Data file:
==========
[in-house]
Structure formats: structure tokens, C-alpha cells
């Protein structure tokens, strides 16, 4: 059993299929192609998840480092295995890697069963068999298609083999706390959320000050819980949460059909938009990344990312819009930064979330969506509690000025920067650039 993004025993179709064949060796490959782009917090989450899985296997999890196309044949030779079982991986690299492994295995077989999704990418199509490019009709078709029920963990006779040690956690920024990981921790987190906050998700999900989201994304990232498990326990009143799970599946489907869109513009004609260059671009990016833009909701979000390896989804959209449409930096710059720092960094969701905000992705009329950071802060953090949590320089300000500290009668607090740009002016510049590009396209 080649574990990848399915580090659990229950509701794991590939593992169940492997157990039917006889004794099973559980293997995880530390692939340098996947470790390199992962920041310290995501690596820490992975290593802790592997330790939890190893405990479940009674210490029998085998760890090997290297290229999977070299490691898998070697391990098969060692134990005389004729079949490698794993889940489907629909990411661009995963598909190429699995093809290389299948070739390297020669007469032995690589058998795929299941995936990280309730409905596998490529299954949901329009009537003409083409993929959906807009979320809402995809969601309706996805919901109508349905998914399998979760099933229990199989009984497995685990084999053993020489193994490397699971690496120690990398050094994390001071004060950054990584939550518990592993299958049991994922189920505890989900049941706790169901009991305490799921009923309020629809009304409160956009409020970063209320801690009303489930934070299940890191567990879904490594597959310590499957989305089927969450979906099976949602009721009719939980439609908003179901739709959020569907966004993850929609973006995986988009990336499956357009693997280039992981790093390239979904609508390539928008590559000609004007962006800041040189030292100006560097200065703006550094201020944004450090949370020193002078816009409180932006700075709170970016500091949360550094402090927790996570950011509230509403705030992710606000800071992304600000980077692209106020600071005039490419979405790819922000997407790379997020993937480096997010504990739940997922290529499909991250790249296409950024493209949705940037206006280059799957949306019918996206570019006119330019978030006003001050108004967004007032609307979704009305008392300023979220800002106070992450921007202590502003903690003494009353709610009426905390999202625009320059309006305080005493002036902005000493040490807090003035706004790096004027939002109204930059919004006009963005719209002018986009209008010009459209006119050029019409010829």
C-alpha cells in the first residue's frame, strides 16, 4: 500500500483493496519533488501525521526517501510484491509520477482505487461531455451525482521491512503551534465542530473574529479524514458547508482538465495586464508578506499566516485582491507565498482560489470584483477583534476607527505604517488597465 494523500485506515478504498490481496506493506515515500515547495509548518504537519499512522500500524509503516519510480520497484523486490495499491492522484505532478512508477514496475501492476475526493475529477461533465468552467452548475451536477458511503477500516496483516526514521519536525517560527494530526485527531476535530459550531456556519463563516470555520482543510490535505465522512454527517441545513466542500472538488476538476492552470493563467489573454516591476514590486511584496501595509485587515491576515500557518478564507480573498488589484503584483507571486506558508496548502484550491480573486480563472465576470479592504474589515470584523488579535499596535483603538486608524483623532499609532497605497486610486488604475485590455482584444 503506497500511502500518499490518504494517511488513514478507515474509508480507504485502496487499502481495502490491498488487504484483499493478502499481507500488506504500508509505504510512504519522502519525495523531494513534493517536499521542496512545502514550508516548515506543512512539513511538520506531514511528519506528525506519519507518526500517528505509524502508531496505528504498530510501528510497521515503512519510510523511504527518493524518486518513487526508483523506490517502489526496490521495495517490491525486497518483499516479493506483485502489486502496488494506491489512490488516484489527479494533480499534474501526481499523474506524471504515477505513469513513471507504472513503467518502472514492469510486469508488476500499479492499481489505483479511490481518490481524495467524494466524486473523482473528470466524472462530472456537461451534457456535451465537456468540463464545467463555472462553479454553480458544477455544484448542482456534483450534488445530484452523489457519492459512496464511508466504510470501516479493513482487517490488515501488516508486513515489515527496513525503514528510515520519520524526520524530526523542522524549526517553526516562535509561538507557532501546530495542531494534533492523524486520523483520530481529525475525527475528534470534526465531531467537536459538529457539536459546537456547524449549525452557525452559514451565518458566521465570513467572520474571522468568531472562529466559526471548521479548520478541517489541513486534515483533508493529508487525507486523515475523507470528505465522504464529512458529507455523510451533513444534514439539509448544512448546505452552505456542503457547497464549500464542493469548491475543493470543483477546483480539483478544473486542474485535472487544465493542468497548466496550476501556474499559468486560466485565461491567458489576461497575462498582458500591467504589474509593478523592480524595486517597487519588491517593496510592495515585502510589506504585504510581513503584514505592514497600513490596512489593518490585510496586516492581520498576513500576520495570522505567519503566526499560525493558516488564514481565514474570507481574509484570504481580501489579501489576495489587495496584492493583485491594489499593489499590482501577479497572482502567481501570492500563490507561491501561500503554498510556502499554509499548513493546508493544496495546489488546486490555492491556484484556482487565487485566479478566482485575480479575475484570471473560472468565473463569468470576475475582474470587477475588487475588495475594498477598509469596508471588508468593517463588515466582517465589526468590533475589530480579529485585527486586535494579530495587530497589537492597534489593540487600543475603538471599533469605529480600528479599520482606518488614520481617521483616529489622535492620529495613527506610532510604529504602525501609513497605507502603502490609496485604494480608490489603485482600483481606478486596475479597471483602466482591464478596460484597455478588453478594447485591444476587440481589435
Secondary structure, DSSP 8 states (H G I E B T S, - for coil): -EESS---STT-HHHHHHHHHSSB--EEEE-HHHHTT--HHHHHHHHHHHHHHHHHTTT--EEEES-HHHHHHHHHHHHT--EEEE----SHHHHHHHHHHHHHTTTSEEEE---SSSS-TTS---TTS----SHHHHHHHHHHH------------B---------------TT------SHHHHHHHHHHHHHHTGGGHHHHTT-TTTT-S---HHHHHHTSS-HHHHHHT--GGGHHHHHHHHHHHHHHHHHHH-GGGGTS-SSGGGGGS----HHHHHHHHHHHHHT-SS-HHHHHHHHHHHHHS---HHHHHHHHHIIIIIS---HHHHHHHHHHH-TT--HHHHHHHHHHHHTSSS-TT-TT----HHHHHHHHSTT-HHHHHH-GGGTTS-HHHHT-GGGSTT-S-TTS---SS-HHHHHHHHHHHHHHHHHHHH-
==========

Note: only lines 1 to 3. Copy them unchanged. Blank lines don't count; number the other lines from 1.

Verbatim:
[in-house]
Structure formats: structure tokens, C-alpha cells
């Protein structure tokens, strides 16, 4: 059993299929192609998840480092295995890697069963068999298609083999706390959320000050819980949460059909938009990344990312819009930064979330969506509690000025920067650039 993004025993179709064949060796490959782009917090989450899985296997999890196309044949030779079982991986690299492994295995077989999704990418199509490019009709078709029920963990006779040690956690920024990981921790987190906050998700999900989201994304990232498990326990009143799970599946489907869109513009004609260059671009990016833009909701979000390896989804959209449409930096710059720092960094969701905000992705009329950071802060953090949590320089300000500290009668607090740009002016510049590009396209 080649574990990848399915580090659990229950509701794991590939593992169940492997157990039917006889004794099973559980293997995880530390692939340098996947470790390199992962920041310290995501690596820490992975290593802790592997330790939890190893405990479940009674210490029998085998760890090997290297290229999977070299490691898998070697391990098969060692134990005389004729079949490698794993889940489907629909990411661009995963598909190429699995093809290389299948070739390297020669007469032995690589058998795929299941995936990280309730409905596998490529299954949901329009009537003409083409993929959906807009979320809402995809969601309706996805919901109508349905998914399998979760099933229990199989009984497995685990084999053993020489193994490397699971690496120690990398050094994390001071004060950054990584939550518990592993299958049991994922189920505890989900049941706790169901009991305490799921009923309020629809009304409160956009409020970063209320801690009303489930934070299940890191567990879904490594597959310590499957989305089927969450979906099976949602009721009719939980439609908003179901739709959020569907966004993850929609973006995986988009990336499956357009693997280039992981790093390239979904609508390539928008590559000609004007962006800041040189030292100006560097200065703006550094201020944004450090949370020193002078816009409180932006700075709170970016500091949360550094402090927790996570950011509230509403705030992710606000800071992304600000980077692209106020600071005039490419979405790819922000997407790379997020993937480096997010504990739940997922290529499909991250790249296409950024493209949705940037206006280059799957949306019918996206570019006119330019978030006003001050108004967004007032609307979704009305008392300023979220800002106070992450921007202590502003903690003494009353709610009426905390999202625009320059309006305080005493002036902005000493040490807090003035706004790096004027939002109204930059919004006009963005719209002018986009209008010009459209006119050029019409010829």